So who should this savior of science be? I’m taking nominations and will be happy to help with the ascent of a pundit to a global stage if I can. Whoever he or she is to be is going to have to be charismatic, stylish, and witty. It has got to be someone already trained as a scientist, with an appropriate CV behind him or her to exude the sort of gravitas the networks will need. Popular pundits score with networks and producers when they have wide enough appeal and allure to draw a large audience while still being focused and informed enough to present their points well. Being a pundit need not be a full-time career, but getting the sort of widespread exposure to be effective may take an enormous amount of time — and that may not be compatible with running a successful lab.
The toughest part of the job will be developing the ability to reduce complicated scientific concepts to talking points. In October 2008, the former politician and current pundit Sarah Palin proclaimed that “dollars go to projects that have little or nothing to do with the public good — things like fruit fly research in Paris, France. I kid you not.” Palin is an easy mark for most scientists to rebut, but it is exactly this sort of remark that our scientific pundit will have to address. He or she will have to be able to explain in 20 seconds or less how Drosophila melanogaster is the basis of human genetic research and that Thomas Hunt Morgan won the Nobel Prize in 1933 for demonstrating with fruit flies how inherited traits are passed to the offspring via chromosomes — all the while making it a relatable, interesting story that even Joe the Plumber would appreciate.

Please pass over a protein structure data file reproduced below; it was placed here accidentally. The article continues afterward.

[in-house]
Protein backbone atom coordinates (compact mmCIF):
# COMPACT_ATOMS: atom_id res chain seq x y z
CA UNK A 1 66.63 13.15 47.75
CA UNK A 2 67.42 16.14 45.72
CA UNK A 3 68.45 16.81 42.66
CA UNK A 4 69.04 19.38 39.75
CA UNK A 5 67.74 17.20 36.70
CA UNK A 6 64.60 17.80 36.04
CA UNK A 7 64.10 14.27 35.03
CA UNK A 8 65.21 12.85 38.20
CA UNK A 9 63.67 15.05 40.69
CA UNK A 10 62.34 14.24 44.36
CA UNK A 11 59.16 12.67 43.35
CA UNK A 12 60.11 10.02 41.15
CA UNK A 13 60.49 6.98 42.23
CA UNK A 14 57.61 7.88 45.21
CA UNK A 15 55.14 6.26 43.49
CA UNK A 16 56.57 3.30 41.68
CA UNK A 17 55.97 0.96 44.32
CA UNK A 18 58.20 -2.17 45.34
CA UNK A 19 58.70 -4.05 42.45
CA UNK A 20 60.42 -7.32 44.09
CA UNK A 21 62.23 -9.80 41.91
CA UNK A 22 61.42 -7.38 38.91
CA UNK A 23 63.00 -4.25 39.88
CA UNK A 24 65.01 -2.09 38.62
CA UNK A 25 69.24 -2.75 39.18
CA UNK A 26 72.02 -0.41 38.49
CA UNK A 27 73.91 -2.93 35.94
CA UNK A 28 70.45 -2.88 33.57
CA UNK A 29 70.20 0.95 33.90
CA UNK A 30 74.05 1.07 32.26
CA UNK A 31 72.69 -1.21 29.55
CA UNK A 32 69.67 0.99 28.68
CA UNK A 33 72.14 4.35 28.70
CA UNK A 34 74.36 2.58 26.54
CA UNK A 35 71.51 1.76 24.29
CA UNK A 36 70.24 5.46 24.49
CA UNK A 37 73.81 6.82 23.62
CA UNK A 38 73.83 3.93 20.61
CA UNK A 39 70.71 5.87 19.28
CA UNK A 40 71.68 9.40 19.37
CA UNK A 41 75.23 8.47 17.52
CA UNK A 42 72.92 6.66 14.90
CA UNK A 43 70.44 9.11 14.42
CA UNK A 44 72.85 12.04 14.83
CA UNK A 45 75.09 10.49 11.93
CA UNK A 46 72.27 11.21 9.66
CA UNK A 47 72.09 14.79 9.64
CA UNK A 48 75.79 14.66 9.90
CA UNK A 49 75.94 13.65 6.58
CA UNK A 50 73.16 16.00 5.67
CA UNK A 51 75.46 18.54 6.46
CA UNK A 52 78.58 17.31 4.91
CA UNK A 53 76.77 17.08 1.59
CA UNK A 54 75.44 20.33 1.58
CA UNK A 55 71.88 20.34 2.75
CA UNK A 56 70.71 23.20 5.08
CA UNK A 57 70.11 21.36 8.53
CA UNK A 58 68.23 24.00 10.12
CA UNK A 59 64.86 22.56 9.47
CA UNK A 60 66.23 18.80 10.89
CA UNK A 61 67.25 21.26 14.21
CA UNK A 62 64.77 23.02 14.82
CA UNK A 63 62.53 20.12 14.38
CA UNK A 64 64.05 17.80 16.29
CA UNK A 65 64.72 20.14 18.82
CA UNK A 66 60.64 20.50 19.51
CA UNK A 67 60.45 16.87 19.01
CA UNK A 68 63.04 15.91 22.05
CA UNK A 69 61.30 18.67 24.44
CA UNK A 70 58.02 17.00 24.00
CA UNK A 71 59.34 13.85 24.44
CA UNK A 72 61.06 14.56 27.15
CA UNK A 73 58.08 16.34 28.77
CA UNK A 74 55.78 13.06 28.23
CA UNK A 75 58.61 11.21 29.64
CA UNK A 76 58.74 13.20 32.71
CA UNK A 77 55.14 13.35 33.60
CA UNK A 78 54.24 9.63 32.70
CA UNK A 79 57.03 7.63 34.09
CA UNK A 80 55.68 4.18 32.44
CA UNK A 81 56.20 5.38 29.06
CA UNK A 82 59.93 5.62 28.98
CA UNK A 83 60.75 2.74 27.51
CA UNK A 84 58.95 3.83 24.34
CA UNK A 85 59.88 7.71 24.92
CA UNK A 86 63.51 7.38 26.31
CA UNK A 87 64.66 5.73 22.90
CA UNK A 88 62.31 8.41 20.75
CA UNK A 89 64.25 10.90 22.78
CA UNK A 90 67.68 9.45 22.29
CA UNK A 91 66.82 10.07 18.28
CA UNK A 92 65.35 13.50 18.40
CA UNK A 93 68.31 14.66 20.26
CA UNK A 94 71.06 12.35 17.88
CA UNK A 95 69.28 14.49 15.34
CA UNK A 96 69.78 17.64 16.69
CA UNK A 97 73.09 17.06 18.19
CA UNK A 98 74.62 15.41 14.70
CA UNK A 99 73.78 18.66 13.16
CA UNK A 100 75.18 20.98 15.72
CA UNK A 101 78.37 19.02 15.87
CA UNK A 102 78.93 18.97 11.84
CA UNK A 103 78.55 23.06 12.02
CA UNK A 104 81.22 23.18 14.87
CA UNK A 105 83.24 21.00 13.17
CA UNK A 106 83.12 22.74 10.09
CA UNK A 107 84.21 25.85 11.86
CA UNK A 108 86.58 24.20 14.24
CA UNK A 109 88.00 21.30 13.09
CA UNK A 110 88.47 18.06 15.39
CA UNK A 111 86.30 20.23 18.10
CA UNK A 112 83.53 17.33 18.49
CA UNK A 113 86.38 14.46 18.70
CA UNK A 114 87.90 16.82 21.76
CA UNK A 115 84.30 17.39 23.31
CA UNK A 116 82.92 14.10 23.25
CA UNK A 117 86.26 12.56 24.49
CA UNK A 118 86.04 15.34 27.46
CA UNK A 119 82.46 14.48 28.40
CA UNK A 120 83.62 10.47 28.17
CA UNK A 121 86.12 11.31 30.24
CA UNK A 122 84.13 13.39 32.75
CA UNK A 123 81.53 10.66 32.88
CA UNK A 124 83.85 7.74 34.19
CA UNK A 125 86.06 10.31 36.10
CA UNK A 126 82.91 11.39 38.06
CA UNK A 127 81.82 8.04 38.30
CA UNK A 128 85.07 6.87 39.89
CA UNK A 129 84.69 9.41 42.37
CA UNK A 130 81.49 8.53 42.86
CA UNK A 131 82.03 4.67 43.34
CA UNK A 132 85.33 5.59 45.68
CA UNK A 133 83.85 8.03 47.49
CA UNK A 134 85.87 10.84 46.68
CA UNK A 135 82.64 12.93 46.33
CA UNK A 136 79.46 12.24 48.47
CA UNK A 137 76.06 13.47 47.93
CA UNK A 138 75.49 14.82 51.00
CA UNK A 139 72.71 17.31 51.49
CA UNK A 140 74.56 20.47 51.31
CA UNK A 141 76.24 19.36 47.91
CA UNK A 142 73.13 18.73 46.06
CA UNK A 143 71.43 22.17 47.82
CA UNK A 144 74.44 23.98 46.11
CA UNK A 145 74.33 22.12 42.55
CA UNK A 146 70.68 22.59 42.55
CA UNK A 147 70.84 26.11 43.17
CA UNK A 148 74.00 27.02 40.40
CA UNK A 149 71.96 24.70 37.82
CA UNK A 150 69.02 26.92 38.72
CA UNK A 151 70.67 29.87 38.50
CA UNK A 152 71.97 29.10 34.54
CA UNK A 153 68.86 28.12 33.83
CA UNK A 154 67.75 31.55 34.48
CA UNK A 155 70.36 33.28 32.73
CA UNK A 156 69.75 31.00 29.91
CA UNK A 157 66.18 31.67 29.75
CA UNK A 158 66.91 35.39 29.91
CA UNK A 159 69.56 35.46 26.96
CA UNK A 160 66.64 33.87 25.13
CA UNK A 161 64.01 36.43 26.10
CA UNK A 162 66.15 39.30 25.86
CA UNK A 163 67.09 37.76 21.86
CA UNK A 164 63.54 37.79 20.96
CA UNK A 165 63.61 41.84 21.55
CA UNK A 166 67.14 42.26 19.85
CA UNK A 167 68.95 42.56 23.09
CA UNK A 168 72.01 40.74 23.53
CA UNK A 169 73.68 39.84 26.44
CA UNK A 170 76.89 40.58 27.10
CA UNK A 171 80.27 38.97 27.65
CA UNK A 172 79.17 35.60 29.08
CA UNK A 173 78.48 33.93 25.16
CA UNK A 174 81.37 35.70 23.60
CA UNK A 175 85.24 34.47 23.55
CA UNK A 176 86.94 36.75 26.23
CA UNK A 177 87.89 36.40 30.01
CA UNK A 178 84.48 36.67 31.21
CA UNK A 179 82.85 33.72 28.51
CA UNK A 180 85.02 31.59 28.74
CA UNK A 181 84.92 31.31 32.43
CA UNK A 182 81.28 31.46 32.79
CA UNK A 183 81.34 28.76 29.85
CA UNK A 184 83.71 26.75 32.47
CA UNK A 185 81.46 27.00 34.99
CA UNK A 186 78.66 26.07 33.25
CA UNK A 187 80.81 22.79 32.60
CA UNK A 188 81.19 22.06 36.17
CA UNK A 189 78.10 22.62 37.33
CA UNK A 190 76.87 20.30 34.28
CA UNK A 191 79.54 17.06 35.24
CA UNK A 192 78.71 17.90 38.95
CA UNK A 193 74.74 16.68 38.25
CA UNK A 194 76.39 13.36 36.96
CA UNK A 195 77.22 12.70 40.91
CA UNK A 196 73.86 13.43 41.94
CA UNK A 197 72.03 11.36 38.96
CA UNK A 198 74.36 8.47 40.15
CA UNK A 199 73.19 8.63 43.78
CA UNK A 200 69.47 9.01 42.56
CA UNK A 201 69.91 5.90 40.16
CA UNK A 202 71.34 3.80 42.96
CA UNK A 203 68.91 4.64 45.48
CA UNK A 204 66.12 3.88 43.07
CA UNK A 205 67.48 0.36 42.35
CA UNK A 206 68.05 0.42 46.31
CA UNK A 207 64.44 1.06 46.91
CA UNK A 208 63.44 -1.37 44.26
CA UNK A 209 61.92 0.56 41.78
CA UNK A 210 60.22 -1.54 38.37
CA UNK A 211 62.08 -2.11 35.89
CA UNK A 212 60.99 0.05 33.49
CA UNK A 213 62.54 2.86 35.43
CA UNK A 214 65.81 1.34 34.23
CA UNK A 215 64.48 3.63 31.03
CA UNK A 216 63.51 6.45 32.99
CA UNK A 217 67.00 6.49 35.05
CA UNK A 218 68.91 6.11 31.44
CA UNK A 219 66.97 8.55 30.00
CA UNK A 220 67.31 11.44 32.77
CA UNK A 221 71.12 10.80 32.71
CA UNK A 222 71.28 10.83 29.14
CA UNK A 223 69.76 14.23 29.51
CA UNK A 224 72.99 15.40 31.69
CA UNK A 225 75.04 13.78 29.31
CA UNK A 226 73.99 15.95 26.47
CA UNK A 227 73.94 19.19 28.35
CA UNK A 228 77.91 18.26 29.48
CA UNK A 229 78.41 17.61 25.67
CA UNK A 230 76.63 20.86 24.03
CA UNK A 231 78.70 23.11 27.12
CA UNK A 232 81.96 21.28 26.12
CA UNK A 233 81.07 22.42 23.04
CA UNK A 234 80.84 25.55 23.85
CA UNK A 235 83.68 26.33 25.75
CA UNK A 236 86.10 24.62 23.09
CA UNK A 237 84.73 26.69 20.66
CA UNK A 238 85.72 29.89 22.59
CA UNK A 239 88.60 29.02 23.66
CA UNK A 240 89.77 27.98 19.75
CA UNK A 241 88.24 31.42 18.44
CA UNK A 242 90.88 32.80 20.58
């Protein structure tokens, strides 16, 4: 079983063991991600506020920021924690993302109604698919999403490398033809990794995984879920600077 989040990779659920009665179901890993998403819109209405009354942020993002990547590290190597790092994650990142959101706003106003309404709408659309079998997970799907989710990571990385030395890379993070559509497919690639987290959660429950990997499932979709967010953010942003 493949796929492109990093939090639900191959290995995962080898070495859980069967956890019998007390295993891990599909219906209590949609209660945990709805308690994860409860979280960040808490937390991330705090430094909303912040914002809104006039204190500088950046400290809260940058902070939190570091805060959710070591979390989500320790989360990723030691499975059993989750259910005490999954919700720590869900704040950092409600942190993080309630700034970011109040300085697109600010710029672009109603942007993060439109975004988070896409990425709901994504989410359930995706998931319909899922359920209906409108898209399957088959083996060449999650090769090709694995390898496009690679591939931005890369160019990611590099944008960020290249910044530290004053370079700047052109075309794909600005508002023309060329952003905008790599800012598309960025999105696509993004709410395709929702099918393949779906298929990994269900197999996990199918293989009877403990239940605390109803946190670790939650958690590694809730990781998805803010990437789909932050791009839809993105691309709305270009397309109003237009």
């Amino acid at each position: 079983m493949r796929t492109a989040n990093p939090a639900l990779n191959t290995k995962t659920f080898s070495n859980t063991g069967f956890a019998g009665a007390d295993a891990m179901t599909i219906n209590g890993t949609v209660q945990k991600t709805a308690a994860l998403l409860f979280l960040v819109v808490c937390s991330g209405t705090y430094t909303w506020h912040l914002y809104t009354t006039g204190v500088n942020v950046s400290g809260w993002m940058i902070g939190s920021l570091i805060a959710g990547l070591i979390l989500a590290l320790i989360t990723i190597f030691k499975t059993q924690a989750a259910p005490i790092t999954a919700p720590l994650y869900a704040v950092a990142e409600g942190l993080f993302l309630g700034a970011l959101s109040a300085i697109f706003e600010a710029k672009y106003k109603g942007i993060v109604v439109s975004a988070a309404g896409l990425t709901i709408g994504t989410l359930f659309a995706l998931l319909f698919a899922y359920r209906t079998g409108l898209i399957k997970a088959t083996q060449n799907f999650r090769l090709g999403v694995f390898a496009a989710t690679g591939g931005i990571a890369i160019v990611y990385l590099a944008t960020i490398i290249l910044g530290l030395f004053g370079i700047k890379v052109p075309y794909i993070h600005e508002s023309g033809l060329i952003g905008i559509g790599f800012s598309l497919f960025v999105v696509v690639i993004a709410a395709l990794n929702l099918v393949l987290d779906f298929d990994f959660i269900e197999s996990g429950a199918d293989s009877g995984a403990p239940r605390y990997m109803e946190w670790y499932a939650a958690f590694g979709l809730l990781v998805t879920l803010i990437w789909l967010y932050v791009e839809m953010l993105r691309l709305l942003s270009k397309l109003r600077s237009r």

Remember Carl Sagan? He was an astronomer, physicist, and science communicator who had a 13-episode television show on PBS in 1980 that was riveting to my impressionable young mind. He made the origin of life and the lives of stars captivating. Today we have more science programs, but none that have made the presenter a star — no one scientific person is regularly invited to weigh in on matters of scientific policy. While I can name several experts I’ve seen on various programs, the only ubiquitous scientist regularly seen by the American public is CNN’s neurosurgeon medical correspondent Sanjay Gupta. However accomplished as he may be, I have not heard Gupta speak broadly about basic science and the plight of the scientist in today’s global economy.
While it is probable that various NIH institute directors and the NIH director himself spend a significant portion of their time asking congress and the president for more funding, they’ll only get it if there is vast public support. Actually, given that public opinion of the bailouts for the automobile and banking industries was at best mixed, what we need may not be support but simply wider recognition of the problem. Isn’t the scientific industry too big to fail as well? Shouldn’t we be just as important to support? We just have to find the right person to deliver our message: someone to stand up and speak out. Let’s call CNN. I’ll bring the soapbox.